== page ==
AMC Chestnut Hill 5

27 Boylston Street,
Chestnut Hill, MA 02167

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Additional Info

Previously operated by: AMC Theatres, General Cinema Corp.

Previous Names: Chestnut Hill Cinema

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News About This Theater

General Cinema Corporation

Originally a two-screen theatre, this was opened as General Cinemas flagship house on December 25, 1975 with Lisa Minnelli in “Lucky Lady” & Sean Connery in “The Man Who Would Be King”. I believe the building was converted from a Filenes Department Store before they moved down the street to the mall. The Chestnut Hill Cinema had more plush decor than most of their theatres at the time, because GCC’s corporate offices were in the next-door section of the building. In December 1979 both auditoriums were twinned, making it a quad theatre. In June 1980 screen 2 was split again.

GCC were taken over by AMC in 2002 and the AMC Chestnut Hill 5 was closed on January 17, 2013.

Contributed by dave-bronx

Recent comments (view all 82 comments)

John Fink
John Fink on January 23, 2013 at 9:40 pm

@Ron – it’ll be a new concept “Showcase Super Lux” – which I think might be all dinning, reserved seating, etc like iPic (Gold Class) – so the 6-screens makes sense for a high end luxury theater. I wish National had further developed The Bridge brand, although it probably didn’t make sense outside of urban areas – the Philly location was pretty awesome and ahead of its time.

rivest266 on May 11, 2013 at 12:07 pm

December 25th, 1975 grand opening ad uploaded here.

dave-bronx™ on December 19, 2014 at 12:36 pm

Now that the N.A. Super Lux is open at the other end of the parking lot, what has become of this former General Cinema? Has it been demolished, or stripped out and occupied by some retail operation? Any current photos?

dave-bronx™ on December 19, 2014 at 1:15 pm

Back in the day, when this theatre was nearing completion, we were having a managers meeting in the Cleveland division and it was pointed out that GCC Prexy Mr. Smith (as Variety referred to him once or twice), was heavily involved in the build-out of this theatre. In addition to the layout, he picked out the finishes, resulting in the decor appearing a little more up-market than ordinary General Cinemas. Someone in authority told us, with a bit of sarcasm, that Mr. Smith has picked gold-plated flush handles for the toilets and urinals.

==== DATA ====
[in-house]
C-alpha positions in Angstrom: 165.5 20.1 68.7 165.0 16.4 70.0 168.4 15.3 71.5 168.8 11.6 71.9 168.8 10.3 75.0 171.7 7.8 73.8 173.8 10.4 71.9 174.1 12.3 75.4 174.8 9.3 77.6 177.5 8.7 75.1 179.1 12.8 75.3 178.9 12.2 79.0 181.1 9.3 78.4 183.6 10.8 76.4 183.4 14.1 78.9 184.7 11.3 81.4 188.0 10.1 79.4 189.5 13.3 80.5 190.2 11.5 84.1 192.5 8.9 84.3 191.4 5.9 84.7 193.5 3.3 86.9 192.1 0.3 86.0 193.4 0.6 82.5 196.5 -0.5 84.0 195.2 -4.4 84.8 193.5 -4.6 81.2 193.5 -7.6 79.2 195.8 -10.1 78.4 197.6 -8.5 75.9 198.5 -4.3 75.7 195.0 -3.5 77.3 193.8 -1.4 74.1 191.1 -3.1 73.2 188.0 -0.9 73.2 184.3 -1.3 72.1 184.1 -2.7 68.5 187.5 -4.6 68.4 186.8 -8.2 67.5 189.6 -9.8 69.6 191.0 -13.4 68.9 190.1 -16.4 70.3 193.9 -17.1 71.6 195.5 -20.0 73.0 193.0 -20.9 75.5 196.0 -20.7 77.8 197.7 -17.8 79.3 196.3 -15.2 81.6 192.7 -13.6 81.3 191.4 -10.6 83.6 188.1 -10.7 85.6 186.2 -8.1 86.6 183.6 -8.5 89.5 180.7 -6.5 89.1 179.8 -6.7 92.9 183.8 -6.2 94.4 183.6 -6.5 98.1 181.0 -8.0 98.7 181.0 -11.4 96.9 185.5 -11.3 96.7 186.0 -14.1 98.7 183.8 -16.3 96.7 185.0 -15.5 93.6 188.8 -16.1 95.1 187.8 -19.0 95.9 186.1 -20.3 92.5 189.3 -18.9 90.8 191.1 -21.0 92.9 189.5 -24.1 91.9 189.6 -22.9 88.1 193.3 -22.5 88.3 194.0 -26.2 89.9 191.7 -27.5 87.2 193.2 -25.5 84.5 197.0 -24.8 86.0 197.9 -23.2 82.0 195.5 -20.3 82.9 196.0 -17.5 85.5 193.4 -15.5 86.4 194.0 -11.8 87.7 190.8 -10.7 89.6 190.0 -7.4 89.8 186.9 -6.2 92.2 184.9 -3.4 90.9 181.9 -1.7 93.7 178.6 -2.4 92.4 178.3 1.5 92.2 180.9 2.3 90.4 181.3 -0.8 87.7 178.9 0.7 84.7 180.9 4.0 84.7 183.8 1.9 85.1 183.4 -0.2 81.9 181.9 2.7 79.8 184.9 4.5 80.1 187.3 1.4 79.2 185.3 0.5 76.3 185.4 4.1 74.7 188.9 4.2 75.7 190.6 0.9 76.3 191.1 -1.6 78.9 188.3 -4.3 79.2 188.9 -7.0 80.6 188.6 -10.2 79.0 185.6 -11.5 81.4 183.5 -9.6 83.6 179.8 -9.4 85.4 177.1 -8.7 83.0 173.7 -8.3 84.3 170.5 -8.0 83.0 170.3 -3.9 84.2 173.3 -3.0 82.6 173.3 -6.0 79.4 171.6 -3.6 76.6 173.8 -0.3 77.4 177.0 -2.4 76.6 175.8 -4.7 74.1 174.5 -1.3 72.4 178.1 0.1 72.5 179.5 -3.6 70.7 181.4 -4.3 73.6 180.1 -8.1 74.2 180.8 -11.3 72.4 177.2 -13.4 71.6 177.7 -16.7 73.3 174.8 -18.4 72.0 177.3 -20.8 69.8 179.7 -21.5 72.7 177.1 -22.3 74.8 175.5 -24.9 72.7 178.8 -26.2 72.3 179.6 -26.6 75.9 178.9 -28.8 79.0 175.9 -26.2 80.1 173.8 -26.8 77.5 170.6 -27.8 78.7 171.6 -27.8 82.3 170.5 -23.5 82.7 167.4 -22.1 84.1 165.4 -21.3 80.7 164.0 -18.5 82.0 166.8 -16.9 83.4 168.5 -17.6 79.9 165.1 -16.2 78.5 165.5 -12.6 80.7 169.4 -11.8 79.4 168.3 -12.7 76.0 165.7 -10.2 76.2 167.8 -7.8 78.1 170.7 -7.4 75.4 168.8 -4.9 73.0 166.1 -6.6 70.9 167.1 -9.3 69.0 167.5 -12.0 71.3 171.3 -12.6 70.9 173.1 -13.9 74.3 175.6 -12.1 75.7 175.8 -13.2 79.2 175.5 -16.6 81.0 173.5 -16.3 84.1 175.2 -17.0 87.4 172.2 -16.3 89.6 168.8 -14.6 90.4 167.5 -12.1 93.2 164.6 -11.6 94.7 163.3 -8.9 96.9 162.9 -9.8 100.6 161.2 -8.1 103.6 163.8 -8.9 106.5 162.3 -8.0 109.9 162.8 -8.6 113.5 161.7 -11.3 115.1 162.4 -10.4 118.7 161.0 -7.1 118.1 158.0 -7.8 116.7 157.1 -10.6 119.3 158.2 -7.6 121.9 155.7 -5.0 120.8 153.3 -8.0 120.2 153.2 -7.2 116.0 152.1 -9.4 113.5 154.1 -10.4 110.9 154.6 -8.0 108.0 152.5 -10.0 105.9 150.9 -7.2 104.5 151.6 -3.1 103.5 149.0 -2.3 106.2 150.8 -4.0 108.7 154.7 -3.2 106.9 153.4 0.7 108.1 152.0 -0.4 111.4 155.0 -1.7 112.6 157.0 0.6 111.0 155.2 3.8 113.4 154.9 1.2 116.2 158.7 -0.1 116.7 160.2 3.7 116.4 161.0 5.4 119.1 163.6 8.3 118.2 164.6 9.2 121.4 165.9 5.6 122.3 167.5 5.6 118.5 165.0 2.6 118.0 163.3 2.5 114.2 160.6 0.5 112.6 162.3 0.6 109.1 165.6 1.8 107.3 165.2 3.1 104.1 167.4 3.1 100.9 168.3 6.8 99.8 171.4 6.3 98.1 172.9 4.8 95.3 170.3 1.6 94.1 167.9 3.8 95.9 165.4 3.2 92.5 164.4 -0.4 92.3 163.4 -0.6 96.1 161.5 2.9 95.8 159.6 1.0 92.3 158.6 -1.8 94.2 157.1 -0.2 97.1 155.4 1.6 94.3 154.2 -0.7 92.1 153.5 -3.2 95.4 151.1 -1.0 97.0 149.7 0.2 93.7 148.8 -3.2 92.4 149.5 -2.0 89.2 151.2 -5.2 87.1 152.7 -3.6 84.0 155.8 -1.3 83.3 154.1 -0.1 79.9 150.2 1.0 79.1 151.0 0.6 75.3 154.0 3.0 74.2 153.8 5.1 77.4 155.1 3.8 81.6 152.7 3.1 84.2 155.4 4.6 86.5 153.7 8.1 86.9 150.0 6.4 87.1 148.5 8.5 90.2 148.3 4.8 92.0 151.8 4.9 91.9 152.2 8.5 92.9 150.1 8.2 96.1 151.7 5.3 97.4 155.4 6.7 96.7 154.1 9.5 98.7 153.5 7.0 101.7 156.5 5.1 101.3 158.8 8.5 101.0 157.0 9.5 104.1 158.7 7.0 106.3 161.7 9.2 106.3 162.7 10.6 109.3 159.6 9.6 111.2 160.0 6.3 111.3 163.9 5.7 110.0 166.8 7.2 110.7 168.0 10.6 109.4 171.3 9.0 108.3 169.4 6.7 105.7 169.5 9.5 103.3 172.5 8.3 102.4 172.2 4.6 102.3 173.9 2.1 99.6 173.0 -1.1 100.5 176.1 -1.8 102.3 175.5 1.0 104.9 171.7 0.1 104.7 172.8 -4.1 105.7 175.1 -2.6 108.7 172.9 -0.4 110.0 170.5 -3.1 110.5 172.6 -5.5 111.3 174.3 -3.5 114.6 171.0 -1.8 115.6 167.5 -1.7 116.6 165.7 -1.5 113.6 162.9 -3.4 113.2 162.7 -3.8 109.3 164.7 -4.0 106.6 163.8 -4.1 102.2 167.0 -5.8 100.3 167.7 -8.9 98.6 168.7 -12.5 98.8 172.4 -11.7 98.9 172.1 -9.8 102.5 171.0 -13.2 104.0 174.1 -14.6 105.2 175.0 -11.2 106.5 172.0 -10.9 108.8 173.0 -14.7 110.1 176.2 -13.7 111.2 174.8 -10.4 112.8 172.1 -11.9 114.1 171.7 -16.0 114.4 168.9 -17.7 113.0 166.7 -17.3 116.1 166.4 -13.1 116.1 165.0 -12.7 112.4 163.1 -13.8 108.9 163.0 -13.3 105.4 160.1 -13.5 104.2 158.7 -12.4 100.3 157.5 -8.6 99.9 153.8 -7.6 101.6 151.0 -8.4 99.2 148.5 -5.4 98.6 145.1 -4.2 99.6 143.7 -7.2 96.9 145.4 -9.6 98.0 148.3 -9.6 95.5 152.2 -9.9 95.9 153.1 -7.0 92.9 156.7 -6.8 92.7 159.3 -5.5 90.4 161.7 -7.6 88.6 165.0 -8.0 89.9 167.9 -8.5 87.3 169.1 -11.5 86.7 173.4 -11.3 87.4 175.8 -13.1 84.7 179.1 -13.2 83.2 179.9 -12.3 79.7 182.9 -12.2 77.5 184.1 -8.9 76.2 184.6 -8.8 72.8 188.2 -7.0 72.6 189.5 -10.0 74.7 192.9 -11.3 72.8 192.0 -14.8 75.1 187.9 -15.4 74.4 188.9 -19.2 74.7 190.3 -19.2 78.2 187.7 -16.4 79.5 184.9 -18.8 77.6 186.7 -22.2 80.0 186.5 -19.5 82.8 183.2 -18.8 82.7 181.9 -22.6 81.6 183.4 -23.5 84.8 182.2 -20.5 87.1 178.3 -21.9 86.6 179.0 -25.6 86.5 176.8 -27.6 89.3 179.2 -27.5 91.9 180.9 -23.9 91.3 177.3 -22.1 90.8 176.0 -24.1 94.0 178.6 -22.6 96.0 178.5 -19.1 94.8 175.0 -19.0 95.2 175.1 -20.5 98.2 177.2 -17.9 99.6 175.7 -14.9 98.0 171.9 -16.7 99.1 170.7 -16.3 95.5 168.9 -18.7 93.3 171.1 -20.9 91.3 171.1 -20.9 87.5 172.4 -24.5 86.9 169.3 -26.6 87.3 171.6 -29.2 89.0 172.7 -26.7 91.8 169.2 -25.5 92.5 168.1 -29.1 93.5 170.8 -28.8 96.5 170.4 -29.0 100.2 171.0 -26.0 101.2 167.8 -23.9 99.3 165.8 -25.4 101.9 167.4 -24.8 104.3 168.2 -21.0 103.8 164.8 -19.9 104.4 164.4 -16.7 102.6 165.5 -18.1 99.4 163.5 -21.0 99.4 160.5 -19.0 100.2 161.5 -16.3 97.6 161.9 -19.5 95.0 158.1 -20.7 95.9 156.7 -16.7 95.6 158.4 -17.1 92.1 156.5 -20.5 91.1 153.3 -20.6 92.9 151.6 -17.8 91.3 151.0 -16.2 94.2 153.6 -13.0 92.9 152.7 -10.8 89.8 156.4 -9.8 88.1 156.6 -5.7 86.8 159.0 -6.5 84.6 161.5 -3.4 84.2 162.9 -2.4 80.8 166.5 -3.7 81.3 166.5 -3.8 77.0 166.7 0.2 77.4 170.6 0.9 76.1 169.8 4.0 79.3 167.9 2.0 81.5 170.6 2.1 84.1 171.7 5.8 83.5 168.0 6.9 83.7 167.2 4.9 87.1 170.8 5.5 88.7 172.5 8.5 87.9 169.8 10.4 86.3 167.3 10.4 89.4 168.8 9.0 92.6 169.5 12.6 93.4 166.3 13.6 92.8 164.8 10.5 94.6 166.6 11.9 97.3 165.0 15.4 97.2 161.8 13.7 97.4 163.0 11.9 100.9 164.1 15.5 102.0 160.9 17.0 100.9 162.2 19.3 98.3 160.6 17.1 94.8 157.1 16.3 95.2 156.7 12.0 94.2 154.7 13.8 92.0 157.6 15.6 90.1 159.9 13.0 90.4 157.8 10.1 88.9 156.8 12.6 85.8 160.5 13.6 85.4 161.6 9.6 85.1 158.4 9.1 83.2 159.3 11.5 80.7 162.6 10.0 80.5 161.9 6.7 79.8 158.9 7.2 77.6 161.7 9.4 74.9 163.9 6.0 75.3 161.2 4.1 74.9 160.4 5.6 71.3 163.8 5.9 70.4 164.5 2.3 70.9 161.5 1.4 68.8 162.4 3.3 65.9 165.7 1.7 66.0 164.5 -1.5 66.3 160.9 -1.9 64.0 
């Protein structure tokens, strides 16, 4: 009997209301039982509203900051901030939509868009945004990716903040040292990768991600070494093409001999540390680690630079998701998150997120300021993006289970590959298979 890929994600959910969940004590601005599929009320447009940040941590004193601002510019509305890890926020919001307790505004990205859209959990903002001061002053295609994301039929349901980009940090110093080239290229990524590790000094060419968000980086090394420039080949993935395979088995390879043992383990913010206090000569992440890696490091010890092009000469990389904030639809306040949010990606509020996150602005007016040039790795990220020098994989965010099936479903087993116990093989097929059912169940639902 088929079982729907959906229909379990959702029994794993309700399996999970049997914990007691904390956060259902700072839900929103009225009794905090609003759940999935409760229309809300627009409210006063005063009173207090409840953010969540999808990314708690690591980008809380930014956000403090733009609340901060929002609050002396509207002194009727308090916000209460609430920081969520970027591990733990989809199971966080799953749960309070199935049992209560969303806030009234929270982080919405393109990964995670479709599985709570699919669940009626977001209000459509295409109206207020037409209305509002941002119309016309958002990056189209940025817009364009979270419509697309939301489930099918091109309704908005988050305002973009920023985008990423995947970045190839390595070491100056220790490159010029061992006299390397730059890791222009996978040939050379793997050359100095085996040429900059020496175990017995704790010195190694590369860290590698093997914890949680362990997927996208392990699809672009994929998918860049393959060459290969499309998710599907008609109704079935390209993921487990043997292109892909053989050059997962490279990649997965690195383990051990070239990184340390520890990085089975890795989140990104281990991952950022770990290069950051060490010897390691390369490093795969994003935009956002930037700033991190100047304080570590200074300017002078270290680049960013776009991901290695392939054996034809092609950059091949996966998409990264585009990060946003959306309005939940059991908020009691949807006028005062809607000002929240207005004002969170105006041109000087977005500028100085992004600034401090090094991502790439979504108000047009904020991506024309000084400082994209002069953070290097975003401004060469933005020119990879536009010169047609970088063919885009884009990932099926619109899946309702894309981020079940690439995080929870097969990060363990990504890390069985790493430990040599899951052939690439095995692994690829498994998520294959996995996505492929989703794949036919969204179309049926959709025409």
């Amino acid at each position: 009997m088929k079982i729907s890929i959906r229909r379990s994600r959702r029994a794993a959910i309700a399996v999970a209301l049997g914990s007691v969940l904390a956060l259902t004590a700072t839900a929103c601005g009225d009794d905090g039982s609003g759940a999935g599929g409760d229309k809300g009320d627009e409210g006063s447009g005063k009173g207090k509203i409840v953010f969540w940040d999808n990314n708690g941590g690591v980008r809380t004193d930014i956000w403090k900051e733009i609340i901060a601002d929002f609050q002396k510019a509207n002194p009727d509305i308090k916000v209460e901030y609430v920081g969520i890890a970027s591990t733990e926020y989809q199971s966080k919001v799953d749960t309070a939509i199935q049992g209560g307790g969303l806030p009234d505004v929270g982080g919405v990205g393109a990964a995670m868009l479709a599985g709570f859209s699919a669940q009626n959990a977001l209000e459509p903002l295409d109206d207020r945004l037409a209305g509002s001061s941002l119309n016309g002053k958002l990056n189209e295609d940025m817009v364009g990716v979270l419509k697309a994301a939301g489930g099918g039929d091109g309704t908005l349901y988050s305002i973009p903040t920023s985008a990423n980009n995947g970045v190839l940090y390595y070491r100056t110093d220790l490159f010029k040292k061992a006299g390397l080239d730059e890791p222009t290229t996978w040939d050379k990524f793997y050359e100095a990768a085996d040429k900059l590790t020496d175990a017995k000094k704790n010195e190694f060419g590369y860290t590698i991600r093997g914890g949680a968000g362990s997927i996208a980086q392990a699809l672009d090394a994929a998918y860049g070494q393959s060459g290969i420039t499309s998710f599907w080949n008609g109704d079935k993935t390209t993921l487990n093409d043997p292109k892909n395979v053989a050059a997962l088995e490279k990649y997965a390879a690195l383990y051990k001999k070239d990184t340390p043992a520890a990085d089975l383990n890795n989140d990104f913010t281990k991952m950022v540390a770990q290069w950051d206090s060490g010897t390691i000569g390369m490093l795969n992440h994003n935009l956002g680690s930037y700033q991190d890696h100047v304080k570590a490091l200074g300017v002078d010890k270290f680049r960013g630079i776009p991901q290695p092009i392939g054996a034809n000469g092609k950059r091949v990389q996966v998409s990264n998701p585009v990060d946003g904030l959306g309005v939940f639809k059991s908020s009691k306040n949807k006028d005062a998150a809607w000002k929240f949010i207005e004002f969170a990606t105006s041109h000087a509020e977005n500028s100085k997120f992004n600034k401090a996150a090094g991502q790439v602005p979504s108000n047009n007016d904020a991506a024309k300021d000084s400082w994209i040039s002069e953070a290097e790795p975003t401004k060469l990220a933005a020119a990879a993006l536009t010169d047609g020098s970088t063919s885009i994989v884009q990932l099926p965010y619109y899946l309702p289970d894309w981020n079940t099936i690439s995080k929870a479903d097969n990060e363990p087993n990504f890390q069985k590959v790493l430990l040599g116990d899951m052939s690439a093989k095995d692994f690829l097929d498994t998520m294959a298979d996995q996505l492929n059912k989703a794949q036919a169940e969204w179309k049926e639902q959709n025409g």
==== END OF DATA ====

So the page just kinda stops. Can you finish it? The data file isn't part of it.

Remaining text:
marco1 on December 19, 2014 at 5:40 pm

It’s still vacant being used as a construction office essentially, there was a temp art exhibit in it over the summer

StanMalone on December 20, 2014 at 7:59 am

Regarding the ad that Rivest was kind enough to provide, I noticed that they managed to get the showtimes wrong from day one. Lucky Lady was a 2 hour movie and the evening showtimes are listed as 7:30 and 9:15. Probably meant 9:45. I am sure all of us who were managers, projectionists or both have plenty of horror stories related to mistakes like this.

As for this location, the GCC address that we mailed all of our paperwork to was 22 Flutie Pass which referred to Doug Flutie’s game wining heave against Miami. Could the GCC offices mentioned in the overview be at this location with a different address? I see on the map that this is very close to Boston College so that would seem to make sense.

Ron Newman
Ron Newman on December 20, 2014 at 8:08 am

22 Flutie Pass is in Framingham, not Chestnut Hill or Newton. It is currently the address of an AMC theatre.

dave-bronx™ on December 20, 2014 at 10:18 am

StanMalone: this was the home office from when it opened until when they merged with Harcourt Brace Jovanovich and became Harcourt General. Once that happened the theatre division moved to an office building across the street, the address was 12-something (4 digits) Boylston. The Flutie Pass theatre came along in the final chapter of the GCC story. Maybe certain departments were relocated over there, but the HQ remained opposite the C.H. Cinema til the end.

David Wodeyla
David Wodeyla on December 20, 2014 at 11:31 am

The theatre division building was moved across the street to 1280 Boylston St. The Flutie Pass address was the new location for the Framingham GCC when Shoppers World closed. The new location bordered Natick, which was Doug Flutie’s hometown. Doug was honored and made a speech at the grand reopening. There were a couple of Film buyer offices in the back of that new Framingham theatre, which is now an AMC. Stan may be wrong about an error in showtimes, as they may have had a second print used the 2nd auditorium for an additional show, at a better time. (the other feature only being shown one time, that is.) That was a frequent occurrence at Chestnut Hill, thus the way we got such great grosses with the small seating capacity.

50sSNIPES on March 16, 2023 at 1:15 pm

General Cinema opened the GCC Chestnut Hill Cinema I & II on Christmas Day 1975 with “Lucky Lady” at Screen 1 and “The Man Who Would Be King” at Screen 2. In December 1979, both auditoriums split and became a quad. A few months later in June 1980, Screen #2 was split again (but this time it created narrow rooms), and became a five-screen theater. In May 1989, Screen #1 became the official THX auditorium in the theater. General Cinema operated the GCC Chestnut Hill 5 until being taken over by AMC after GCC’s defunction in 2002.

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